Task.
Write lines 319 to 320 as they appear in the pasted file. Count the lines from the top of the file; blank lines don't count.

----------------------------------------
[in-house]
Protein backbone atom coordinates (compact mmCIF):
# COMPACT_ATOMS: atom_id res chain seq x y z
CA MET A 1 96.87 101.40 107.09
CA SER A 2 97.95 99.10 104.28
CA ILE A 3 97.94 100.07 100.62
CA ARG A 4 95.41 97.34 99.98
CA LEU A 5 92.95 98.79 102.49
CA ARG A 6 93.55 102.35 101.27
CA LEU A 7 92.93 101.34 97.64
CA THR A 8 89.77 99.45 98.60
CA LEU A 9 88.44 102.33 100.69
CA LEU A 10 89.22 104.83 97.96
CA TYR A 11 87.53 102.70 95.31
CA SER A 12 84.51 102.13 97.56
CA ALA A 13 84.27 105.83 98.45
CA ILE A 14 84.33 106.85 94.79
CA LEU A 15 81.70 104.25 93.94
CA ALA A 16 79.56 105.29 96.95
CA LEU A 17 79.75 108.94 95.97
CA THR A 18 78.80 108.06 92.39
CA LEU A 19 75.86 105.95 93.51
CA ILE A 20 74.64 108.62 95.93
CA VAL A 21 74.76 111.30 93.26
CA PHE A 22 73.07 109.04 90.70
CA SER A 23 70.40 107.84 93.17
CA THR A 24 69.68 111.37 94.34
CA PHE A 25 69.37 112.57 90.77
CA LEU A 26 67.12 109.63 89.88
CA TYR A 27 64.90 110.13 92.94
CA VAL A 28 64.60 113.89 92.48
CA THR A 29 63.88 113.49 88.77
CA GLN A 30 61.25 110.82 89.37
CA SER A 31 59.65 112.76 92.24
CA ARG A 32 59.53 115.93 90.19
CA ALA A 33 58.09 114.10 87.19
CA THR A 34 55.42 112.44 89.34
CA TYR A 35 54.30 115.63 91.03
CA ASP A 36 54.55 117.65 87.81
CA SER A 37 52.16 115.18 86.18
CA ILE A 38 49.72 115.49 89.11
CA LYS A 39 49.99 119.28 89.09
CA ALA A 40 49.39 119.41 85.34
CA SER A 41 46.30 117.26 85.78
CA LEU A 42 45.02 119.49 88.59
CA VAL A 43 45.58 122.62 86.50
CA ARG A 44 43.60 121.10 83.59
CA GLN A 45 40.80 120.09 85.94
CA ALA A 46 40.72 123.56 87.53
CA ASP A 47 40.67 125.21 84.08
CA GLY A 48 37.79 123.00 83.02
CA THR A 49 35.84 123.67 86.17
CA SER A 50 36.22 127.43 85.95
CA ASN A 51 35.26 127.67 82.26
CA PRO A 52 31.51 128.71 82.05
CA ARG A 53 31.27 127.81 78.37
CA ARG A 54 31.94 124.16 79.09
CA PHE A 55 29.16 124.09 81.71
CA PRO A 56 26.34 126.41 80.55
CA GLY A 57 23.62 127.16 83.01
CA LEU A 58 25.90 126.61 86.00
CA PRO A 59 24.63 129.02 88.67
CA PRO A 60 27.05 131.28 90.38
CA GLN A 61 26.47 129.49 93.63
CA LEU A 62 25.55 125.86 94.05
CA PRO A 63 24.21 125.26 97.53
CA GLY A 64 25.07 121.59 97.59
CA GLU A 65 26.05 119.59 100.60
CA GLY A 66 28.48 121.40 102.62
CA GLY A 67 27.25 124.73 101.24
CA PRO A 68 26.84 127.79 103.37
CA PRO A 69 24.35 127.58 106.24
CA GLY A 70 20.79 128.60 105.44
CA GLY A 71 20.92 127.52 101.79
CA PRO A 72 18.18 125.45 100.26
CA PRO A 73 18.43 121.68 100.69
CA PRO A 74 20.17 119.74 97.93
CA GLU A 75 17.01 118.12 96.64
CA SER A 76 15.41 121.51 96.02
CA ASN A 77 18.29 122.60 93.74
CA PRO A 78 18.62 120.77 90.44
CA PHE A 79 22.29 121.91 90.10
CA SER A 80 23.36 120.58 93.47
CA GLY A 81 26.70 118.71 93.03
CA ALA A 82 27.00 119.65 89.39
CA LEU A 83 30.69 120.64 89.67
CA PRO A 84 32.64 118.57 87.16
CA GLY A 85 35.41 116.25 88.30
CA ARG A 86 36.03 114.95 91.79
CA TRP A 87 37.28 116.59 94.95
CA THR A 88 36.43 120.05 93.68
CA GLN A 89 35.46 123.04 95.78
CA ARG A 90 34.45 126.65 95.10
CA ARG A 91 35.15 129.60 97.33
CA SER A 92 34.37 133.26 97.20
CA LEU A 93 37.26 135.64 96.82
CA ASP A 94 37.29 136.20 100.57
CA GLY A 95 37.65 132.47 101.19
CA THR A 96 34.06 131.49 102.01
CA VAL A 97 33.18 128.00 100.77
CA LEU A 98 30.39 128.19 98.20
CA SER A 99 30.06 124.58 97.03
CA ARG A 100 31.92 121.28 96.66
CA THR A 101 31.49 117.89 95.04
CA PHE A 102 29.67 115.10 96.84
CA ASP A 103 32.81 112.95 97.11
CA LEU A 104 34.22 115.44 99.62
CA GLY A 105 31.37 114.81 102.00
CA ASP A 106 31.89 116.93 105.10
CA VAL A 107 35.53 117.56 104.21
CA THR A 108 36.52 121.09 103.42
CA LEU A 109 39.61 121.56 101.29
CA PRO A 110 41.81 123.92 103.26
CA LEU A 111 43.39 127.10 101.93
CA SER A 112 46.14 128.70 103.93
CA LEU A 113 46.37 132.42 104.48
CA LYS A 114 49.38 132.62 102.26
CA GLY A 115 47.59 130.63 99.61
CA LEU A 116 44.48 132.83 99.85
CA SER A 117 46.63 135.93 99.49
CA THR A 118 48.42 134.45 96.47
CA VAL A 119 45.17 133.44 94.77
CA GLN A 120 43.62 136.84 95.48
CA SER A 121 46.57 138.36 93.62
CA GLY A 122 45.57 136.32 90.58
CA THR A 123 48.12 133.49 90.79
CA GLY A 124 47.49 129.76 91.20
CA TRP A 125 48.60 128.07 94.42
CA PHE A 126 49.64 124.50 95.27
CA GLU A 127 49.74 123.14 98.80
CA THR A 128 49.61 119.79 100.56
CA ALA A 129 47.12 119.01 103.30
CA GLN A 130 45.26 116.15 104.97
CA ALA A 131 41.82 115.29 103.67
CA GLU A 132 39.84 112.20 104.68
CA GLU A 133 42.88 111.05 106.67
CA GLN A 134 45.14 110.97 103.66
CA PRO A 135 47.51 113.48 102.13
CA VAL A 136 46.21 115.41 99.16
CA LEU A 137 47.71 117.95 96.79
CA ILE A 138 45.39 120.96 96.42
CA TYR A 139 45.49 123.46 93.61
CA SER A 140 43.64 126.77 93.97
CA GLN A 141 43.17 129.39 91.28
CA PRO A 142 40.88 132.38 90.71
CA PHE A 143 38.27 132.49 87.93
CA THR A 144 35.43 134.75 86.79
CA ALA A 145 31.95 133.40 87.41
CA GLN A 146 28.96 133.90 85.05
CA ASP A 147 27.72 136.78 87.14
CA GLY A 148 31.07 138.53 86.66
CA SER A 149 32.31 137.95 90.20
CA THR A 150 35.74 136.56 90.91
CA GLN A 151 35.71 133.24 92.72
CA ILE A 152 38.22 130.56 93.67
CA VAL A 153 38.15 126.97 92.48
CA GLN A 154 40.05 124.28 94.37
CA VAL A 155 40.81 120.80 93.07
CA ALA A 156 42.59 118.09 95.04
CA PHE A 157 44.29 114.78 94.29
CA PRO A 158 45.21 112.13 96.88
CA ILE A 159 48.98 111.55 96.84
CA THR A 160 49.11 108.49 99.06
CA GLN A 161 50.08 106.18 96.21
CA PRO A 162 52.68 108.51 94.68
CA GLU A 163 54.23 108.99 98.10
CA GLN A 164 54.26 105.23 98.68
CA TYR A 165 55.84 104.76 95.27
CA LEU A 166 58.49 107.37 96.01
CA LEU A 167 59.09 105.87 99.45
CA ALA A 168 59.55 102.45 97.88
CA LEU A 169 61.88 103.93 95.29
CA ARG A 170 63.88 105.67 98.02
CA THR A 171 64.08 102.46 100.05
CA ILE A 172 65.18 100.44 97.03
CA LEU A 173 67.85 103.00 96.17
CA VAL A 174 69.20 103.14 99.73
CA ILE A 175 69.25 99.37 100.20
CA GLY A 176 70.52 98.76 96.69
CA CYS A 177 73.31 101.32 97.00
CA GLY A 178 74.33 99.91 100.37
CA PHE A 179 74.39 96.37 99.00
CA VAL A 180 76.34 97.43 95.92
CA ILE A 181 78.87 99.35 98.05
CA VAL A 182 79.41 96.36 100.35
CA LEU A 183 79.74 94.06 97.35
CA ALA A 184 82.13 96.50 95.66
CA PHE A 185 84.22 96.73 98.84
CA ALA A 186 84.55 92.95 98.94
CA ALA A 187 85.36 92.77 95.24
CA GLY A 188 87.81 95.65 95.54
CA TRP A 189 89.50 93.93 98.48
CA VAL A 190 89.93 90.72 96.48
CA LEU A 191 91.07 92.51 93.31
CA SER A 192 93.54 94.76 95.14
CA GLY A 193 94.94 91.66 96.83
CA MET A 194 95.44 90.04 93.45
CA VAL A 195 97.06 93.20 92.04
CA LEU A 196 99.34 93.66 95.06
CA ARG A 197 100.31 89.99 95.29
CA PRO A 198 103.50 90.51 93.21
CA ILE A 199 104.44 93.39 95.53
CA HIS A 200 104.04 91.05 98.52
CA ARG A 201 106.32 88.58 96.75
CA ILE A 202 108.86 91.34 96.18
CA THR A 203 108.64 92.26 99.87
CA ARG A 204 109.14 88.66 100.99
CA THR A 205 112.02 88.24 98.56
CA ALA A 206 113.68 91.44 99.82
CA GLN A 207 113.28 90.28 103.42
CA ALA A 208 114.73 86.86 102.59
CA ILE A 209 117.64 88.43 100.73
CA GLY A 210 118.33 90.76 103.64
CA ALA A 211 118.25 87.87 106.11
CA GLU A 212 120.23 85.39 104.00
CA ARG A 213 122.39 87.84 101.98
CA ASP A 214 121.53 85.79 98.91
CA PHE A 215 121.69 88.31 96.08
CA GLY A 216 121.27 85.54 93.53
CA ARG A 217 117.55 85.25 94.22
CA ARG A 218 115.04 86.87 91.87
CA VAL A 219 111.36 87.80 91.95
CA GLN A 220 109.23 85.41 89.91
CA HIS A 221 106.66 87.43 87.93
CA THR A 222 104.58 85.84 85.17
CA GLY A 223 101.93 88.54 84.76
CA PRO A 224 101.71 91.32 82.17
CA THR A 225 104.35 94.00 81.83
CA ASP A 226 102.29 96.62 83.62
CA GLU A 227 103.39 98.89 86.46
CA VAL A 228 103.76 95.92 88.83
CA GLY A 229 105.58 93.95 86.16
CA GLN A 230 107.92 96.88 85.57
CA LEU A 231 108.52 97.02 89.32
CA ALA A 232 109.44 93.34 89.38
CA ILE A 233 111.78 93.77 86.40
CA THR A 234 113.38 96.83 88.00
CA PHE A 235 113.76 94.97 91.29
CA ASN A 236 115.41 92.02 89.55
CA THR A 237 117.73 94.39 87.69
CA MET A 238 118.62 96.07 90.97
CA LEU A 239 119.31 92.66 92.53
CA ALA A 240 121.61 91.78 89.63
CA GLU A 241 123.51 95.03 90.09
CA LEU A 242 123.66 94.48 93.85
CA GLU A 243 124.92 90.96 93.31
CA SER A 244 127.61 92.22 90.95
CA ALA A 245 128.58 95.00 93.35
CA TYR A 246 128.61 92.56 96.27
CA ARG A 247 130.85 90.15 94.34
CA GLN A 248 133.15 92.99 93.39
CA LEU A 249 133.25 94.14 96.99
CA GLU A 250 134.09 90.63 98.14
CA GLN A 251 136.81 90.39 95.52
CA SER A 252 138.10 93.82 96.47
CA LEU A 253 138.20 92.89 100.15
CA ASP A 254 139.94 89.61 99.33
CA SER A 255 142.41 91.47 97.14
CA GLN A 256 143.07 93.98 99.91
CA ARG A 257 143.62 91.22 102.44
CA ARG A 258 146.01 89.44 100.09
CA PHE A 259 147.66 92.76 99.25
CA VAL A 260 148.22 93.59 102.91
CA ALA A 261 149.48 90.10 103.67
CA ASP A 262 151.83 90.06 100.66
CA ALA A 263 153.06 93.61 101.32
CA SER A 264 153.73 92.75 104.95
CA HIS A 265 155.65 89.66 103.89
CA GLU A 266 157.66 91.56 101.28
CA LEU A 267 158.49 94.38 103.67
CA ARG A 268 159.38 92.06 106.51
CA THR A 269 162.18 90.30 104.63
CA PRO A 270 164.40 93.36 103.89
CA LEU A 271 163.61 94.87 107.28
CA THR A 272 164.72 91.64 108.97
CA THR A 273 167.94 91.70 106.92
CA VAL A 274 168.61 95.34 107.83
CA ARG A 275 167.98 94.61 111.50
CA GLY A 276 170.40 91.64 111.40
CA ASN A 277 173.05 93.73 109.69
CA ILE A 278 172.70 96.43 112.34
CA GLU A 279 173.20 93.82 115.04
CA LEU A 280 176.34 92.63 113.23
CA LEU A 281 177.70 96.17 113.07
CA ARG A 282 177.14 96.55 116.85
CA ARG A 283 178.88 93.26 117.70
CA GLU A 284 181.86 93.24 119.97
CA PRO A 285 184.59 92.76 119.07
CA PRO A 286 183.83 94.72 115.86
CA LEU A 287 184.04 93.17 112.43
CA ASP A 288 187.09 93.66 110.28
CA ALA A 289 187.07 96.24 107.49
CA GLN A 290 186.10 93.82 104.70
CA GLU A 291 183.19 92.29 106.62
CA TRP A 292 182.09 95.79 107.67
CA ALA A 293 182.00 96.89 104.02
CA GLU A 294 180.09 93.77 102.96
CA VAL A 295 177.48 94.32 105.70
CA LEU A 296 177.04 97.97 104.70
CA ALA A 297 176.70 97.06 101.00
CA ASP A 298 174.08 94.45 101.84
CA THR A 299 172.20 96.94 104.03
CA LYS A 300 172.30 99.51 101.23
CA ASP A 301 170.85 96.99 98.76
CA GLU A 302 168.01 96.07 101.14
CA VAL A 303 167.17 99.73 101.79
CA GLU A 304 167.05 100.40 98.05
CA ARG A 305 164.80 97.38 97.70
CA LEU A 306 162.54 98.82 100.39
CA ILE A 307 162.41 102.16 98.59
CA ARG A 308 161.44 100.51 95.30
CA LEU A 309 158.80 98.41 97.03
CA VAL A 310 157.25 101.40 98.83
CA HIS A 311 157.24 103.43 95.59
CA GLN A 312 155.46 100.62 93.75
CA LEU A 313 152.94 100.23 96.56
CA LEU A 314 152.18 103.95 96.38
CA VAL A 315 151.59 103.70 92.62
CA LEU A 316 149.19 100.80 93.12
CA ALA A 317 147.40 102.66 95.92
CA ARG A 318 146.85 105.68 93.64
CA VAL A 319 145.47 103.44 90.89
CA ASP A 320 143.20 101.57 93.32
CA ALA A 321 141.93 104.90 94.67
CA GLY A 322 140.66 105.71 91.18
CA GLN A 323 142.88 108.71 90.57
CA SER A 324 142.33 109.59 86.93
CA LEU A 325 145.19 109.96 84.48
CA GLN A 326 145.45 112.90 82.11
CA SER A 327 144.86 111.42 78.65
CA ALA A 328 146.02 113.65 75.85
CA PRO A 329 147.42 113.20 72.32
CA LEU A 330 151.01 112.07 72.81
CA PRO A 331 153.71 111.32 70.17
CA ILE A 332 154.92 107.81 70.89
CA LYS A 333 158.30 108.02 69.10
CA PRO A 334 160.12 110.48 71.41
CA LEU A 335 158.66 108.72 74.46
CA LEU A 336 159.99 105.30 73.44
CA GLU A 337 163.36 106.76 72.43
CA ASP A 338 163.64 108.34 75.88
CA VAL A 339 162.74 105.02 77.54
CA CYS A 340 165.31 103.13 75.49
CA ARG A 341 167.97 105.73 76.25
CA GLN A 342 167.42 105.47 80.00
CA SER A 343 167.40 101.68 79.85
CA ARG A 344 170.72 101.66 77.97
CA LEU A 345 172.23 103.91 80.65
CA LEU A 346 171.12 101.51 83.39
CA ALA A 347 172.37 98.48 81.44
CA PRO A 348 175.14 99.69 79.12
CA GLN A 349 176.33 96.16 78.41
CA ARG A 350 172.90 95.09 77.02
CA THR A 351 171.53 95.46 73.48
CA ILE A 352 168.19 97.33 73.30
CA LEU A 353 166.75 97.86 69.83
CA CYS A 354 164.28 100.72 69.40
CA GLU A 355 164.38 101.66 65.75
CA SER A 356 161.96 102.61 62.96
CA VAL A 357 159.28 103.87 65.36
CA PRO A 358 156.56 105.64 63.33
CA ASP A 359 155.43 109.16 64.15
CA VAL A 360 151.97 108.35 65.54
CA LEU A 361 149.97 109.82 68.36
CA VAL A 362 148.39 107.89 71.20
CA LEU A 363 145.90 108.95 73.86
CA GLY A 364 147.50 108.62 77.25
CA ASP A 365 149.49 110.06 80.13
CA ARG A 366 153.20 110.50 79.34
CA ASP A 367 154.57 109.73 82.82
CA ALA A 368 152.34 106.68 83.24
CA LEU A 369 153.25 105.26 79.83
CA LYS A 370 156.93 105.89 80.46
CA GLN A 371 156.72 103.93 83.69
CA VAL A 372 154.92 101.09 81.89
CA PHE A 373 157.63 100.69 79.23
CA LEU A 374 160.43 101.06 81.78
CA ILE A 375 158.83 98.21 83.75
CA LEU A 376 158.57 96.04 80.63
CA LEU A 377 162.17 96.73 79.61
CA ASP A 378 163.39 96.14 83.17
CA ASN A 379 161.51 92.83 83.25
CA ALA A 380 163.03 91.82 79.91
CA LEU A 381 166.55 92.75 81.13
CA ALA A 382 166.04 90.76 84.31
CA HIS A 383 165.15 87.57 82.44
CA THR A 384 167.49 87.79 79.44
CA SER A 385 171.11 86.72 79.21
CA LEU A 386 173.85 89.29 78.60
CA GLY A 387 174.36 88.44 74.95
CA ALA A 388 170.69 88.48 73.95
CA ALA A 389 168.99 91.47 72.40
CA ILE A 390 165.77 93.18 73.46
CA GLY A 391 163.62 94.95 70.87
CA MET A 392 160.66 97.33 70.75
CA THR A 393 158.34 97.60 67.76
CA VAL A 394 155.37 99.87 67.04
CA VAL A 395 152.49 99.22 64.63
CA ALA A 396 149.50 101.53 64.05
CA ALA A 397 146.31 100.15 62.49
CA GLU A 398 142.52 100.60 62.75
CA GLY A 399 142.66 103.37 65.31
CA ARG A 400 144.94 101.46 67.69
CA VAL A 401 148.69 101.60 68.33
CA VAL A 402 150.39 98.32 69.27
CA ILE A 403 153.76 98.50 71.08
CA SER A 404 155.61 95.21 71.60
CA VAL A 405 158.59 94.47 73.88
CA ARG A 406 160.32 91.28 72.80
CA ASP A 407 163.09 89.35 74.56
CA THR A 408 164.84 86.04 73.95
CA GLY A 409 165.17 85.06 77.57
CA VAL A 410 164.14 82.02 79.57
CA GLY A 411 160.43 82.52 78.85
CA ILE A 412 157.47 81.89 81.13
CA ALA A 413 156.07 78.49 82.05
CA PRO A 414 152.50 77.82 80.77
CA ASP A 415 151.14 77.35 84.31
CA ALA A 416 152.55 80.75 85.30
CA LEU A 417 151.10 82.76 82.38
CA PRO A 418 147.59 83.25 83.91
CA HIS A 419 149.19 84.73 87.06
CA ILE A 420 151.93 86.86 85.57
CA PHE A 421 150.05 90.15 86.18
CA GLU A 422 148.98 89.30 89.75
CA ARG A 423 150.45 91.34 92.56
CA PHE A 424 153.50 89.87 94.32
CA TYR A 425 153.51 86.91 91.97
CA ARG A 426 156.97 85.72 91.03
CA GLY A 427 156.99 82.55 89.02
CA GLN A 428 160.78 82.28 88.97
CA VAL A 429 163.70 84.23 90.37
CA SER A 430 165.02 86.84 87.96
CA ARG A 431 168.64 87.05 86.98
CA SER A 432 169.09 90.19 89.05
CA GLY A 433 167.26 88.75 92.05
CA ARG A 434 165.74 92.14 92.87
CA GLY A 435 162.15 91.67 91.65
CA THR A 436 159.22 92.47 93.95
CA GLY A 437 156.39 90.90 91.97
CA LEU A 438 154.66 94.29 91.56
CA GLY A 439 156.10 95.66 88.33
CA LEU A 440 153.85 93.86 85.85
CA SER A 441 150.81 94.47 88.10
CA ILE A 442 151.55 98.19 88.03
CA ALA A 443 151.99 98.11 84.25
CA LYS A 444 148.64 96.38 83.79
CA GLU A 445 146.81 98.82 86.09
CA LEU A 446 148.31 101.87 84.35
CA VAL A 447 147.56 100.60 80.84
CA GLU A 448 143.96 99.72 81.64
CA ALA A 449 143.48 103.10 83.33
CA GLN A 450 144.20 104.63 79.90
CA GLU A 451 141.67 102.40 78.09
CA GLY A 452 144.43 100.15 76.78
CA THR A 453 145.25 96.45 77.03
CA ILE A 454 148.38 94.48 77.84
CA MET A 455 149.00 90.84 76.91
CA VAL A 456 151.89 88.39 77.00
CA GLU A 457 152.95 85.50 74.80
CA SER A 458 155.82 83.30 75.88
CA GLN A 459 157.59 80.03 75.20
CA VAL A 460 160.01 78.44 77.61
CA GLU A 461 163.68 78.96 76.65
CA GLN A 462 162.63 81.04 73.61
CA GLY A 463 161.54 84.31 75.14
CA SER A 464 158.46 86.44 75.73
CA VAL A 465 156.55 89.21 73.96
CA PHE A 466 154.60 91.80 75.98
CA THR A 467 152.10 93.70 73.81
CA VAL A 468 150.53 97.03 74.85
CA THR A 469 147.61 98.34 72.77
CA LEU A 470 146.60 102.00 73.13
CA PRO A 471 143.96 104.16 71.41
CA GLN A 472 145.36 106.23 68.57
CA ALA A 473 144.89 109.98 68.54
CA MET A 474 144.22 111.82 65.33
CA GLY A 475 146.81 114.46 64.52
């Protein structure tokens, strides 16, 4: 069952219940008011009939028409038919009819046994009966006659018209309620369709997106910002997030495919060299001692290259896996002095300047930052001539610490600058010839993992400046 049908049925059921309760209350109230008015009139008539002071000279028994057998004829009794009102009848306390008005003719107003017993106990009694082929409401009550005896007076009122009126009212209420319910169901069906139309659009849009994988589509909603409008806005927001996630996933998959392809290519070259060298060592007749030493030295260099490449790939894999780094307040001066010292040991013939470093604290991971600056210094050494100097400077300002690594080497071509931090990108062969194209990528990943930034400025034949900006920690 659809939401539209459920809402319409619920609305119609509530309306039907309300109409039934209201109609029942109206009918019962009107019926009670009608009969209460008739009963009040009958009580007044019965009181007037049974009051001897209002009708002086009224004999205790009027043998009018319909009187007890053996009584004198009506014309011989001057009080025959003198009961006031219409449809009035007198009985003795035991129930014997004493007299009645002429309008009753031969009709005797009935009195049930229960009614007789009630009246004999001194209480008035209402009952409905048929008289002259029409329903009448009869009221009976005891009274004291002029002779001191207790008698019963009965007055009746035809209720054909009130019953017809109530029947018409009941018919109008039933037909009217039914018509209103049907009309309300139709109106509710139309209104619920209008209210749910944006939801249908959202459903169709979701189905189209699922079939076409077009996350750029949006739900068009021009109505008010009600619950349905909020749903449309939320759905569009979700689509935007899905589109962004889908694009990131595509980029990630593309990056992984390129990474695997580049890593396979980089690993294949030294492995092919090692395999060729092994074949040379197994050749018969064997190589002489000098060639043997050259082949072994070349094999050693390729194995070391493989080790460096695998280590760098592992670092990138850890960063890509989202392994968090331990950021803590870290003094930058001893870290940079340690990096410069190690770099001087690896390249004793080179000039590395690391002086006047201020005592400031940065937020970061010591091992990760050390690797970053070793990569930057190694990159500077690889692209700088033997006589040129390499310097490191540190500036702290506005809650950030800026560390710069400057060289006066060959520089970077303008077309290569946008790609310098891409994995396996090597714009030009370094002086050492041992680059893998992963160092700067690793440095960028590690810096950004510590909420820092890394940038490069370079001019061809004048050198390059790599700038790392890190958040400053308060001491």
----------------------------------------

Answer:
CA LEU A 316 149.19 100.80 93.12
CA ALA A 317 147.40 102.66 95.92